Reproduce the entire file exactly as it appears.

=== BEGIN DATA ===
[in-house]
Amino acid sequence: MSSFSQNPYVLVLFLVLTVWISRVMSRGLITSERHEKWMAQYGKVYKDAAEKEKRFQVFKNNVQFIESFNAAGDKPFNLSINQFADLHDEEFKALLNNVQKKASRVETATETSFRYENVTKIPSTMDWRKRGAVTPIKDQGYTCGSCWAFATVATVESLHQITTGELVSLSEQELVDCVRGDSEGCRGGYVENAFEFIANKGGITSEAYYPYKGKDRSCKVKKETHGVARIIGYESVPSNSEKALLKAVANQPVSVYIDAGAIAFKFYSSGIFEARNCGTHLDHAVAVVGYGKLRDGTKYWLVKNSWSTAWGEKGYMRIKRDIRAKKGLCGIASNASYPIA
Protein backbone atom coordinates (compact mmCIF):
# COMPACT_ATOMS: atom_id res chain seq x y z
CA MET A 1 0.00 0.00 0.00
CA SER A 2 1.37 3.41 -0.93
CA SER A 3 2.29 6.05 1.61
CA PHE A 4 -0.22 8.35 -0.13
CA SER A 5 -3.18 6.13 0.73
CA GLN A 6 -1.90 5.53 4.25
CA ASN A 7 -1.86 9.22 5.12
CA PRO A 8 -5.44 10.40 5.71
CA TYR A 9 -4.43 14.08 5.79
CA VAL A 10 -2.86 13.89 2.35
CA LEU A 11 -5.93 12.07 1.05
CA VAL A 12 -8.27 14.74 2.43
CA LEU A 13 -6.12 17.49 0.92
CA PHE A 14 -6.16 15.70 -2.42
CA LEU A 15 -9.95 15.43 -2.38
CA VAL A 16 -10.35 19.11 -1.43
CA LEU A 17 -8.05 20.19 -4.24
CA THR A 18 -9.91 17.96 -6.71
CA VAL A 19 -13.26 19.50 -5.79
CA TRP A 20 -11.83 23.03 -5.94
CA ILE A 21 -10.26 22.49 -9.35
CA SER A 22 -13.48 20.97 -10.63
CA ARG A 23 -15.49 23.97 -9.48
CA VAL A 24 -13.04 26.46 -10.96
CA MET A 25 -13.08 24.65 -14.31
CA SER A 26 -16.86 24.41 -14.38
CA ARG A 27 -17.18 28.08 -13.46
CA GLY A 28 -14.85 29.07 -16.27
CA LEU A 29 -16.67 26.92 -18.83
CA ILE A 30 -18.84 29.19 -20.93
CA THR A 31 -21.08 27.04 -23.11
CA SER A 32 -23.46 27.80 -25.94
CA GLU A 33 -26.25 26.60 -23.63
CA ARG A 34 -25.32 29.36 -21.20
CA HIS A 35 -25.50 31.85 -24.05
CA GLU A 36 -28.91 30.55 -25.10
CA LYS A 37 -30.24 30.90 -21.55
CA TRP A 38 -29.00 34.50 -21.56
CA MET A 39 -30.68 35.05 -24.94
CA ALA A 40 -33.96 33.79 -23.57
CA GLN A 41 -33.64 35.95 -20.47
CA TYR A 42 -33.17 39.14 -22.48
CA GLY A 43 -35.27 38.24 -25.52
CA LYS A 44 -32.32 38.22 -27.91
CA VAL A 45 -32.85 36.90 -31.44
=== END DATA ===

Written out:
[in-house]
Amino acid sequence: MSSFSQNPYVLVLFLVLTVWISRVMSRGLITSERHEKWMAQYGKVYKDAAEKEKRFQVFKNNVQFIESFNAAGDKPFNLSINQFADLHDEEFKALLNNVQKKASRVETATETSFRYENVTKIPSTMDWRKRGAVTPIKDQGYTCGSCWAFATVATVESLHQITTGELVSLSEQELVDCVRGDSEGCRGGYVENAFEFIANKGGITSEAYYPYKGKDRSCKVKKETHGVARIIGYESVPSNSEKALLKAVANQPVSVYIDAGAIAFKFYSSGIFEARNCGTHLDHAVAVVGYGKLRDGTKYWLVKNSWSTAWGEKGYMRIKRDIRAKKGLCGIASNASYPIA
Protein backbone atom coordinates (compact mmCIF):
# COMPACT_ATOMS: atom_id res chain seq x y z
CA MET A 1 0.00 0.00 0.00
CA SER A 2 1.37 3.41 -0.93
CA SER A 3 2.29 6.05 1.61
CA PHE A 4 -0.22 8.35 -0.13
CA SER A 5 -3.18 6.13 0.73
CA GLN A 6 -1.90 5.53 4.25
CA ASN A 7 -1.86 9.22 5.12
CA PRO A 8 -5.44 10.40 5.71
CA TYR A 9 -4.43 14.08 5.79
CA VAL A 10 -2.86 13.89 2.35
CA LEU A 11 -5.93 12.07 1.05
CA VAL A 12 -8.27 14.74 2.43
CA LEU A 13 -6.12 17.49 0.92
CA PHE A 14 -6.16 15.70 -2.42
CA LEU A 15 -9.95 15.43 -2.38
CA VAL A 16 -10.35 19.11 -1.43
CA LEU A 17 -8.05 20.19 -4.24
CA THR A 18 -9.91 17.96 -6.71
CA VAL A 19 -13.26 19.50 -5.79
CA TRP A 20 -11.83 23.03 -5.94
CA ILE A 21 -10.26 22.49 -9.35
CA SER A 22 -13.48 20.97 -10.63
CA ARG A 23 -15.49 23.97 -9.48
CA VAL A 24 -13.04 26.46 -10.96
CA MET A 25 -13.08 24.65 -14.31
CA SER A 26 -16.86 24.41 -14.38
CA ARG A 27 -17.18 28.08 -13.46
CA GLY A 28 -14.85 29.07 -16.27
CA LEU A 29 -16.67 26.92 -18.83
CA ILE A 30 -18.84 29.19 -20.93
CA THR A 31 -21.08 27.04 -23.11
CA SER A 32 -23.46 27.80 -25.94
CA GLU A 33 -26.25 26.60 -23.63
CA ARG A 34 -25.32 29.36 -21.20
CA HIS A 35 -25.50 31.85 -24.05
CA GLU A 36 -28.91 30.55 -25.10
CA LYS A 37 -30.24 30.90 -21.55
CA TRP A 38 -29.00 34.50 -21.56
CA MET A 39 -30.68 35.05 -24.94
CA ALA A 40 -33.96 33.79 -23.57
CA GLN A 41 -33.64 35.95 -20.47
CA TYR A 42 -33.17 39.14 -22.48
CA GLY A 43 -35.27 38.24 -25.52
CA LYS A 44 -32.32 38.22 -27.91
CA VAL A 45 -32.85 36.90 -31.44